A New Approach for Commercial Building Energy Performance
Addendum to code provides alternative compliance pathways for builders.
The first significant change in performance-based energy code compliance in 25 years will provide a single performance-based methodology for demonstrating both minimum code compliance and above-code performance. A pending change to ASHRAE Standard 90.1—Addendum bm—will create a new alternative path for meeting the minimum requirements for energy efficient designs for buildings (except for low-rise residential buildings) under construction or renovation.
Historically, meeting ASHRAE Standard 90.1 requirements involved two paths: (1) meeting mandatory prescriptive minimum requirements, and (2) meeting mandatory performance requirements for establishing a baseline energy cost budget based on building size and program. Under this practice, "above-code" projects were forced into duplicative energy modeling based on multiple requirements: one for demonstrating minimum code compliance, and another for demonstrating above-code performance.
Through funding from DOE's Buildings Technologies Office, Michael Rosenberg, a scientist in PNNL’s Electricity Infrastructure & Buildings division, spearheaded the effort to create and advance the new addendum, which combines a new vision for performance based codes with several previous and disparate attempts. He introduced the concept to the Standard 90.1 committee, led a working group tasked with refining the proposal, and took responsibility for responding to hundreds of pages of public comments.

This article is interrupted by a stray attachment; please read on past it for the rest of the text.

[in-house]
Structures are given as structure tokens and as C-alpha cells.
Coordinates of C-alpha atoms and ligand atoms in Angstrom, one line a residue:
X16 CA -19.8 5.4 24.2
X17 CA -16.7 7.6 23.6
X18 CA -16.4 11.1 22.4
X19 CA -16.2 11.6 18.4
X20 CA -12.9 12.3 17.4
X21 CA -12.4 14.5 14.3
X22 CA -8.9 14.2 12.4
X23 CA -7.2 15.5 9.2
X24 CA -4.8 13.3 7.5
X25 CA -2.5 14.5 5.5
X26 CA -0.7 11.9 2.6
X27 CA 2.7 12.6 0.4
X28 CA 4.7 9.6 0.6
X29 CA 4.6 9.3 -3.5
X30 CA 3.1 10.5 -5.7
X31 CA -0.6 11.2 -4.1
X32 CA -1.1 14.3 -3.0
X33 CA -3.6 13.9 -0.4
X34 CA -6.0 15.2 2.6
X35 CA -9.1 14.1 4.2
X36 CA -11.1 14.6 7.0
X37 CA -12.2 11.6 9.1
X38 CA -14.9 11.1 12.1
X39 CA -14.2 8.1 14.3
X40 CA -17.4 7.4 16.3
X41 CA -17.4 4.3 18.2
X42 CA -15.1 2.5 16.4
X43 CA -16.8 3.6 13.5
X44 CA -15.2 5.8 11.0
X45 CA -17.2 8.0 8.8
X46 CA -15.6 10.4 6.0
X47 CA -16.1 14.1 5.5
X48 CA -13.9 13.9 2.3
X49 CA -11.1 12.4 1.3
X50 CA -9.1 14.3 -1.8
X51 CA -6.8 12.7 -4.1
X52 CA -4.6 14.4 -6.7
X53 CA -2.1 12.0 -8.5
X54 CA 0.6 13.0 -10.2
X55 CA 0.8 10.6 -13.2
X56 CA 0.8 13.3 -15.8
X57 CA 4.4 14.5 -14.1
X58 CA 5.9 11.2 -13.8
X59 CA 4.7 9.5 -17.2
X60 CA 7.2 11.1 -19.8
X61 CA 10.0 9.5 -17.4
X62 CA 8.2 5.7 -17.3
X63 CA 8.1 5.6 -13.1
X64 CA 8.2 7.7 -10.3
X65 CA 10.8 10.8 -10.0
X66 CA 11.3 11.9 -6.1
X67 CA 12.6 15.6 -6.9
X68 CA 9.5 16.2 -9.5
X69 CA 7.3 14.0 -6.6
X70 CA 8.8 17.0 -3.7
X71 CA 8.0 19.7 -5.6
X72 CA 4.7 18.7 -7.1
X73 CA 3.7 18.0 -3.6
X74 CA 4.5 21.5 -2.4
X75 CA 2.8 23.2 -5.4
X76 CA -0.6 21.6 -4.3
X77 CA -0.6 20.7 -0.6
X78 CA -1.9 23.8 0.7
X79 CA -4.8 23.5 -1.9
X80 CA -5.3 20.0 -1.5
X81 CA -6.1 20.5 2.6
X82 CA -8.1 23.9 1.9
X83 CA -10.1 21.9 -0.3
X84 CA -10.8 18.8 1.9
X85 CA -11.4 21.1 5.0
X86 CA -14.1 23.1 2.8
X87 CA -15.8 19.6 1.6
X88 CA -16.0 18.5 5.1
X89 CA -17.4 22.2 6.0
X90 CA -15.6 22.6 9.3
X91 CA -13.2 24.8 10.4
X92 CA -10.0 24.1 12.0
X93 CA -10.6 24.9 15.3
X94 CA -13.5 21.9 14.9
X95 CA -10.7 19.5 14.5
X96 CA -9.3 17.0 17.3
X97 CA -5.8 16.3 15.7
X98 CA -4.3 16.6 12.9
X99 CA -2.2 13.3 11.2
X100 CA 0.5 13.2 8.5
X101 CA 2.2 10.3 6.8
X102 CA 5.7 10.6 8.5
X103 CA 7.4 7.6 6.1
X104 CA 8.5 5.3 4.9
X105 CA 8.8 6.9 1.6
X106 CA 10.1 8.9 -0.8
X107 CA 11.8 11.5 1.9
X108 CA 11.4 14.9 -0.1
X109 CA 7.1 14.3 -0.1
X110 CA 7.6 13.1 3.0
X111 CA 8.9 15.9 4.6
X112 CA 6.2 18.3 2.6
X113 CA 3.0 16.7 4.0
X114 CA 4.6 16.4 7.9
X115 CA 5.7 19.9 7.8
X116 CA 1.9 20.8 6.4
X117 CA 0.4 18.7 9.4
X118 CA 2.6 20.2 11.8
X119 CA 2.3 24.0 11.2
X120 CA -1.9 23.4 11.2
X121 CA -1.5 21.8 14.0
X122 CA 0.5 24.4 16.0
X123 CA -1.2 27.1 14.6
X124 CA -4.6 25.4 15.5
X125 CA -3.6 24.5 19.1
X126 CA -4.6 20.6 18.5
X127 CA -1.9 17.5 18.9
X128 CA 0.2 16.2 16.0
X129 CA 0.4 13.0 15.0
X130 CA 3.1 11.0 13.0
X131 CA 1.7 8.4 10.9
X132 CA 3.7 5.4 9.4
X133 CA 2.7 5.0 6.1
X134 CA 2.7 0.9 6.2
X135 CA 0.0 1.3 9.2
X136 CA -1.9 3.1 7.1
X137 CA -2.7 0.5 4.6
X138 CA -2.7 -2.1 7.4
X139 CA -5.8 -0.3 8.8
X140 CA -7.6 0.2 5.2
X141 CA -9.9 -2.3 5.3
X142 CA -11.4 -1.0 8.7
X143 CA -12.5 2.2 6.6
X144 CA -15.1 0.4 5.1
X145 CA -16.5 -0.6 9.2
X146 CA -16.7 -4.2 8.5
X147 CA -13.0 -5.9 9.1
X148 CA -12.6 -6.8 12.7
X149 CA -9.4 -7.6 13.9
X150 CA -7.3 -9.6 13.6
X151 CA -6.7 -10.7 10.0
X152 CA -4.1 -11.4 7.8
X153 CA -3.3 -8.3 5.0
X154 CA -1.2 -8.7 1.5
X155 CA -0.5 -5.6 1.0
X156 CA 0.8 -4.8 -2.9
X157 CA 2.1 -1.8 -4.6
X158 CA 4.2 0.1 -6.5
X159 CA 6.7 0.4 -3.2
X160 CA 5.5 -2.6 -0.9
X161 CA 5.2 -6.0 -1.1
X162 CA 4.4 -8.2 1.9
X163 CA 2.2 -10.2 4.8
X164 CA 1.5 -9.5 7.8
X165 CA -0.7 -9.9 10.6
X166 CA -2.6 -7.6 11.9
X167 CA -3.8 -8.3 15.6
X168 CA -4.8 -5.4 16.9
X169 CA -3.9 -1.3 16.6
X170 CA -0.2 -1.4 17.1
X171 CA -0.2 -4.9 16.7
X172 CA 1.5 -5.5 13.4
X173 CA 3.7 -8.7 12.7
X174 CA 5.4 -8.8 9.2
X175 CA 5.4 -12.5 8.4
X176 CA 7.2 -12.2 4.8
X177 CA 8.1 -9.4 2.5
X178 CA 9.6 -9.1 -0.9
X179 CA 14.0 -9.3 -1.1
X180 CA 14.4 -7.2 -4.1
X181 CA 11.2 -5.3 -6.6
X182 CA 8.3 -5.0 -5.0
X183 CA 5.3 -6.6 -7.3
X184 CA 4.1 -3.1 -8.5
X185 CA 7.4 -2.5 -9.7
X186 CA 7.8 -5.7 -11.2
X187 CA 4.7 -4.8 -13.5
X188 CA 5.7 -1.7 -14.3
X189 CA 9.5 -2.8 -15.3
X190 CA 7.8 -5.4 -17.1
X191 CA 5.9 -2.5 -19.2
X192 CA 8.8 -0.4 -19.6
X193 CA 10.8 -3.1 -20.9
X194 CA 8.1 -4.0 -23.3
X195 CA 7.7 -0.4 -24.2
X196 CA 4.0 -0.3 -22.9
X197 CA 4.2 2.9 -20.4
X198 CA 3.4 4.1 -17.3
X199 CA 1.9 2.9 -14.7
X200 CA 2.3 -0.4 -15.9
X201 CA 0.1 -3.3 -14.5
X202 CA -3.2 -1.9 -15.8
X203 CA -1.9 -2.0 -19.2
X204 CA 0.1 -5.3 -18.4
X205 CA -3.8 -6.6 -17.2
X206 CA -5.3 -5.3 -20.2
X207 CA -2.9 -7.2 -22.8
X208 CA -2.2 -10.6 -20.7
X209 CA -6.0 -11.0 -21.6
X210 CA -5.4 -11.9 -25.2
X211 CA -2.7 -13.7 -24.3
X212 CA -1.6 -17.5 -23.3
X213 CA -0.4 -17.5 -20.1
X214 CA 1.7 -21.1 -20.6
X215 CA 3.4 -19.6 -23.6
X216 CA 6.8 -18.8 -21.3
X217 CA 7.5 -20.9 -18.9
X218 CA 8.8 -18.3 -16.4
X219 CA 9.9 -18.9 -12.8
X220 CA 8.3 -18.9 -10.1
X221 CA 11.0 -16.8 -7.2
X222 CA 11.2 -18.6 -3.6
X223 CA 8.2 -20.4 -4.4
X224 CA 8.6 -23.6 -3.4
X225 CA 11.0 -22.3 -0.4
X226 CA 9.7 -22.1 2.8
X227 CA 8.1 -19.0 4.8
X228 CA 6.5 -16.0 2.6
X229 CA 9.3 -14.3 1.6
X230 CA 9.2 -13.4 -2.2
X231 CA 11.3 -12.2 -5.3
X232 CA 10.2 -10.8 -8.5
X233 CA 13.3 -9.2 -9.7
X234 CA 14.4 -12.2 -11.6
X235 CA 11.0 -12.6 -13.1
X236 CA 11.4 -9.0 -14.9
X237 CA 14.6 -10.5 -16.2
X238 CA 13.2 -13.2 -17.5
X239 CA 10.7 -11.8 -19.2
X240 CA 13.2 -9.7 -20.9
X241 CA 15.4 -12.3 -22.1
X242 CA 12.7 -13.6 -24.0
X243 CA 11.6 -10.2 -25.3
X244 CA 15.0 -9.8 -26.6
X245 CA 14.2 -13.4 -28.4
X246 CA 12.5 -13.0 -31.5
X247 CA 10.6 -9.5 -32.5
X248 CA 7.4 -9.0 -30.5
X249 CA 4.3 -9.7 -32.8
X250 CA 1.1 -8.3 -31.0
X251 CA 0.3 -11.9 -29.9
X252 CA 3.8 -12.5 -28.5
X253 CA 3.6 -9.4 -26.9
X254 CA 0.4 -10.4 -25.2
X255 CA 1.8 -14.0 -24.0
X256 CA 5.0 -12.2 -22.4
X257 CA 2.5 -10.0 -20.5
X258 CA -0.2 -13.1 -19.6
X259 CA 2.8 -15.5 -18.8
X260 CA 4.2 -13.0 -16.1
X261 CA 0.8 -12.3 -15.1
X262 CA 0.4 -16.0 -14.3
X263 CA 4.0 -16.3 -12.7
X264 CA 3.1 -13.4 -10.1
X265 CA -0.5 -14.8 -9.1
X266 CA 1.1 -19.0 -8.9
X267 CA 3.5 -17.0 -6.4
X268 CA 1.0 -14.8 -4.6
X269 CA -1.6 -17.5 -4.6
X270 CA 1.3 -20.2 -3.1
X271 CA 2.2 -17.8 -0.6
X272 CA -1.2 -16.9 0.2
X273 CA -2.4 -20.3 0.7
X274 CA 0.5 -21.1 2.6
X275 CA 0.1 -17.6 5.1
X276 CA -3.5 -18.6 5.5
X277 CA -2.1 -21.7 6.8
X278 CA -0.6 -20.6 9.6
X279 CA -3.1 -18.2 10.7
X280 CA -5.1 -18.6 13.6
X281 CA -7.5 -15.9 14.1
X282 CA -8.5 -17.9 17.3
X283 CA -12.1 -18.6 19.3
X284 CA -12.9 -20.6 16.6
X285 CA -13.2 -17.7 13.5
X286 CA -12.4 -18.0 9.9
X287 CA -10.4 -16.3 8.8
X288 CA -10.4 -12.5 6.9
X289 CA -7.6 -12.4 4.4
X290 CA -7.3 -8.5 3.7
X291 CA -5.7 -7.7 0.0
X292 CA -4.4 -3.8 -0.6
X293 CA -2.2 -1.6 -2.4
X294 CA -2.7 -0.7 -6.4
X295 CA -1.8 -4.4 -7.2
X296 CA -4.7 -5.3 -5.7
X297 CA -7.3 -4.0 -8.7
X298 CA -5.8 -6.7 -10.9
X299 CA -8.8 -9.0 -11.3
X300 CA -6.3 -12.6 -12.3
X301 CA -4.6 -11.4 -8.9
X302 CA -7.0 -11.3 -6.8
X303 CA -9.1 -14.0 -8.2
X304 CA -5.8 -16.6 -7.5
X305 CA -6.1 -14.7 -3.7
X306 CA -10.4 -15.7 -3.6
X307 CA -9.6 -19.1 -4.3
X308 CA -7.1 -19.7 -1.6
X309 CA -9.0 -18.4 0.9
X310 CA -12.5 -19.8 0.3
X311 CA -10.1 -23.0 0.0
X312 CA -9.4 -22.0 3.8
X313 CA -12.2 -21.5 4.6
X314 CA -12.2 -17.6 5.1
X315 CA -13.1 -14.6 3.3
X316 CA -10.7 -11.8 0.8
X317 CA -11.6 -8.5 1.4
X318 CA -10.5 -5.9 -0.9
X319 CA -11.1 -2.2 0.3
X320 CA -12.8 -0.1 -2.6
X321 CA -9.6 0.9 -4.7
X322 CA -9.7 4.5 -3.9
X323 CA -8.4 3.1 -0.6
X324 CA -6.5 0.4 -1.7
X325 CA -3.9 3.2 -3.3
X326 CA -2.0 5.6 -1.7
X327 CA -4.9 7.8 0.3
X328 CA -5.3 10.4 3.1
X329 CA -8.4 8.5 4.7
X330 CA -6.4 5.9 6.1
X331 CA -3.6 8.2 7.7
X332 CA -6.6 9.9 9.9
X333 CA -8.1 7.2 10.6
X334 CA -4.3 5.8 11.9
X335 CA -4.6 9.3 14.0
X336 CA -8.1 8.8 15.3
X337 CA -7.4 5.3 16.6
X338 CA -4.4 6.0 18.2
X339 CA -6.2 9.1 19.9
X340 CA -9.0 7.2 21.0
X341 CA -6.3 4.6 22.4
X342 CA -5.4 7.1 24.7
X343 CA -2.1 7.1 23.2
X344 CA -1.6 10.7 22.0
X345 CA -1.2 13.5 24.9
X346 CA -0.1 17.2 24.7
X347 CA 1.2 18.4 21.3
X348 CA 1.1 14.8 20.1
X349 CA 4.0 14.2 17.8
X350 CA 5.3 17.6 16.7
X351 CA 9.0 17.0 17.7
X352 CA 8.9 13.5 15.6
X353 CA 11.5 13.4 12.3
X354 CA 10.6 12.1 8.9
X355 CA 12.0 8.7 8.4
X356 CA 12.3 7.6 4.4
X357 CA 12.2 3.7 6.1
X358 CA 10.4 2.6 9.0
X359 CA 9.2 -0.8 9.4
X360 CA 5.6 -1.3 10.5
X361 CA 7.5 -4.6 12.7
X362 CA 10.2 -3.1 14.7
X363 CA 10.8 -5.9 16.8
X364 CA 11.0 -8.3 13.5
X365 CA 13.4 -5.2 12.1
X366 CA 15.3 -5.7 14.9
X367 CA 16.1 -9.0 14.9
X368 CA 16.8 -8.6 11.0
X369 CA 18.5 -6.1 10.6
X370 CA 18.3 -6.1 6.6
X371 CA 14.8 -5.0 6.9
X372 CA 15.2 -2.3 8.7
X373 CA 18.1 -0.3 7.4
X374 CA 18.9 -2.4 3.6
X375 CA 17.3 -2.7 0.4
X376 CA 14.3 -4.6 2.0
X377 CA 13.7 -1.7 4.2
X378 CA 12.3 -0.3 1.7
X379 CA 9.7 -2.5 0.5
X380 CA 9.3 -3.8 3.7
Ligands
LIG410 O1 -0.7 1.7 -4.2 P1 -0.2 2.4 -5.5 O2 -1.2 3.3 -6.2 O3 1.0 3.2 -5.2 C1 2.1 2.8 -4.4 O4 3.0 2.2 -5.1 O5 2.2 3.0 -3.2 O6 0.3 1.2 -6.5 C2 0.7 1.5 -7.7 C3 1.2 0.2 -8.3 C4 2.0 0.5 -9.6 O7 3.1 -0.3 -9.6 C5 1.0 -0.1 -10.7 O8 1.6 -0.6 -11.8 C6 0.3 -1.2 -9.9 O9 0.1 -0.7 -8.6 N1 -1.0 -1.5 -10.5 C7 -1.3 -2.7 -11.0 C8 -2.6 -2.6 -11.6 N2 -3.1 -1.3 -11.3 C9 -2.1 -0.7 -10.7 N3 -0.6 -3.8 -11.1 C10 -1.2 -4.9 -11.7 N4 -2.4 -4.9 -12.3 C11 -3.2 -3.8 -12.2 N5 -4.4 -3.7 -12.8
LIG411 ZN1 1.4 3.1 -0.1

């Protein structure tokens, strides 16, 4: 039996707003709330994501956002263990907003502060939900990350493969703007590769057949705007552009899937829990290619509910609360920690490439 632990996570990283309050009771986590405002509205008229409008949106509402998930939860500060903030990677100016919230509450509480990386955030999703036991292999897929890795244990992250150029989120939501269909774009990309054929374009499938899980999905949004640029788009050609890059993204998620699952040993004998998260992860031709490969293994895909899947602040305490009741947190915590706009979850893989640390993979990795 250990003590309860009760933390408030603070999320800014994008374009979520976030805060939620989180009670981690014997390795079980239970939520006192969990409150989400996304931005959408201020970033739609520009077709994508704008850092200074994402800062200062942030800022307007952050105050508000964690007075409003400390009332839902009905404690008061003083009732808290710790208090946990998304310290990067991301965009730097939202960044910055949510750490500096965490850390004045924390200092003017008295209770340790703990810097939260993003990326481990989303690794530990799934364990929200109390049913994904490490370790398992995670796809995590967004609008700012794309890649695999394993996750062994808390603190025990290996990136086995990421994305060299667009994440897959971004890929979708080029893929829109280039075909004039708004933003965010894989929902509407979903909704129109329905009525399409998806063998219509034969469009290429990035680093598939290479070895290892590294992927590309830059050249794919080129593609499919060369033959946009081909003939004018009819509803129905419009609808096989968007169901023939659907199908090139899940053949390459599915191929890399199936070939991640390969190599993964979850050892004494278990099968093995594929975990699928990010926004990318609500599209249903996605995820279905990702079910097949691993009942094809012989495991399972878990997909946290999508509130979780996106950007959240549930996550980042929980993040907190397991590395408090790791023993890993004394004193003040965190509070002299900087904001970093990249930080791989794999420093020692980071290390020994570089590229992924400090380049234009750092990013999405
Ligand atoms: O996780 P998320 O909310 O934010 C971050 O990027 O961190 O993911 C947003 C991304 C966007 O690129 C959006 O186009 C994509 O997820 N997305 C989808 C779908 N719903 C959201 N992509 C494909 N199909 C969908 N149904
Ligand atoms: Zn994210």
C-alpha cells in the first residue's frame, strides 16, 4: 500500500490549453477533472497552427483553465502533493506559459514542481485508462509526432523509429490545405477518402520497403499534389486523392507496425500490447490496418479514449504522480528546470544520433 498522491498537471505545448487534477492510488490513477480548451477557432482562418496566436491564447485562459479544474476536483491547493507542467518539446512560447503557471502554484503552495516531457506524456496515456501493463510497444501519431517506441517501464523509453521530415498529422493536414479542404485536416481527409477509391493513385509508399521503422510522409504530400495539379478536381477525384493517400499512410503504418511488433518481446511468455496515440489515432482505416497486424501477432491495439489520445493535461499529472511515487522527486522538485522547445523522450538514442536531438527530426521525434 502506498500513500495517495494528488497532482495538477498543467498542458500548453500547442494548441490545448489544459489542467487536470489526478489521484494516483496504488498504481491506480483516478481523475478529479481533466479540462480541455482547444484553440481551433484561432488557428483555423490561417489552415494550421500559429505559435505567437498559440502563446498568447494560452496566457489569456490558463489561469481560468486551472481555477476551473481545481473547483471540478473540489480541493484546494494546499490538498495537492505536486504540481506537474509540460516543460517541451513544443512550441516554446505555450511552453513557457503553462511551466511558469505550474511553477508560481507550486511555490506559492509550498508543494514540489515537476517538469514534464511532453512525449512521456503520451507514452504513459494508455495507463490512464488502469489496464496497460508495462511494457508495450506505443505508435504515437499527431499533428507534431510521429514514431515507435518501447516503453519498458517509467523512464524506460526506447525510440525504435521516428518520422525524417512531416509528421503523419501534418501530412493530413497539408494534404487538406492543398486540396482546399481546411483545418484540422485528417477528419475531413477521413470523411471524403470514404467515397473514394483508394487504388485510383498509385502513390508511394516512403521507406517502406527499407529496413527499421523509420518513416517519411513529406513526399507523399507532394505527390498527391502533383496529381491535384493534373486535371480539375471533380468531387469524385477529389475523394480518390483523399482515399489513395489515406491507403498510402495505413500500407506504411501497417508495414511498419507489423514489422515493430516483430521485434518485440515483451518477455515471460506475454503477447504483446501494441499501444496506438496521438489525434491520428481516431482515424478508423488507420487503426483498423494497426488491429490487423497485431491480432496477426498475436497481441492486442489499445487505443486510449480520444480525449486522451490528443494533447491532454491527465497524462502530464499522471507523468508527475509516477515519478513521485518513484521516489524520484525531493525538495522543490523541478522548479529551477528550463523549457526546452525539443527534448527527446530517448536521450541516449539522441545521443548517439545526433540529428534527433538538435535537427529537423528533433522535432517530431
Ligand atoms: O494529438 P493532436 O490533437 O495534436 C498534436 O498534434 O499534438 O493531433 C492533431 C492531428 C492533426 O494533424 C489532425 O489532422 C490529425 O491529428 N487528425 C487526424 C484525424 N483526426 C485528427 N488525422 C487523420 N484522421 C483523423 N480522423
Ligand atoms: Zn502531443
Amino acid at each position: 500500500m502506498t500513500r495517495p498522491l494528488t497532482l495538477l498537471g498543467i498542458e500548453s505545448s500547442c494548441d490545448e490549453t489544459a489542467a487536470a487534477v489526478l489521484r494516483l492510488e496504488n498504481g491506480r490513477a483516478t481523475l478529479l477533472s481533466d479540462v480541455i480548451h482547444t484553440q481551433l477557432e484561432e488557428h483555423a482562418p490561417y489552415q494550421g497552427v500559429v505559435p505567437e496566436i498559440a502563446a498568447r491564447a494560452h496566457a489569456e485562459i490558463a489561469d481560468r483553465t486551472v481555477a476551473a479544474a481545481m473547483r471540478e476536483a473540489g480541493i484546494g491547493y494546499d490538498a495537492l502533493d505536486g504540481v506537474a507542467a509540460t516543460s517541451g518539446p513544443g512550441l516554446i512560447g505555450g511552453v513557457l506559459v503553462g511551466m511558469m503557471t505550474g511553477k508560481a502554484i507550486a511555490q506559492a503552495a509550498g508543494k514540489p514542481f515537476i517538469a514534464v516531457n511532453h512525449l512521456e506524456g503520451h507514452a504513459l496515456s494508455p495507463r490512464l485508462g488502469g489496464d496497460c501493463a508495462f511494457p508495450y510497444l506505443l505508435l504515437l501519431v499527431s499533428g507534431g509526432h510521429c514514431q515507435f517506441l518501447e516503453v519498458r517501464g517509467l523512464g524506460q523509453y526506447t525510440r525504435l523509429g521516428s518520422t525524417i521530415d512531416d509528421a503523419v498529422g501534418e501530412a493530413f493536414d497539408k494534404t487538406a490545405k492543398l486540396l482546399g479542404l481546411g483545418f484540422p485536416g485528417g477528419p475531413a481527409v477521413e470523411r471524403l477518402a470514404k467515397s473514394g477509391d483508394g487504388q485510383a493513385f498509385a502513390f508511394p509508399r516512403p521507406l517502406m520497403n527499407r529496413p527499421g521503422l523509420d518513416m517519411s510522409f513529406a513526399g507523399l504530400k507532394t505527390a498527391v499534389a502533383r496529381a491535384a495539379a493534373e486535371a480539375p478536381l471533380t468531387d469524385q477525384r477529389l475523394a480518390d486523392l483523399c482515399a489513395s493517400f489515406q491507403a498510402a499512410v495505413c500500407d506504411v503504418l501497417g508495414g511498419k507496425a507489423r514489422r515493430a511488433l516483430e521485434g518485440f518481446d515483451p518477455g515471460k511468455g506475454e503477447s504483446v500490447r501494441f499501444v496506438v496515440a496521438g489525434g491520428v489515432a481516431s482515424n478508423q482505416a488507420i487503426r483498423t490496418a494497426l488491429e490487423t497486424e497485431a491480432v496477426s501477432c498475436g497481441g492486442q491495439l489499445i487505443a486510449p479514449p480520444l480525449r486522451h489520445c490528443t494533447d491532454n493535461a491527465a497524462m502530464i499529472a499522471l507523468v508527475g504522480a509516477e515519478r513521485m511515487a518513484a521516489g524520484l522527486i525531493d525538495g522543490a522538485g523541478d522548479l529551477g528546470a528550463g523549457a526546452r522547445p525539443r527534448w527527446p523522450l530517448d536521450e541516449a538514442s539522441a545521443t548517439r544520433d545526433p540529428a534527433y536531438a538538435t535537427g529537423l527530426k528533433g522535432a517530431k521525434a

Addendum bm, now in the final stages of the code development process, updates Appendix G to allow for both code compliance and above-code demonstration. The change establishes a fixed and independent baseline combined with a set performance target broken down by building type and climate zone, and expressed overall as a performance index ranging from 1.0 (baseline) to zero (net zero energy). The final product—approved with near unanimous consent—is the culmination of three year’s work, including three rounds of public review and refinement of the addendum to address stakeholder concerns.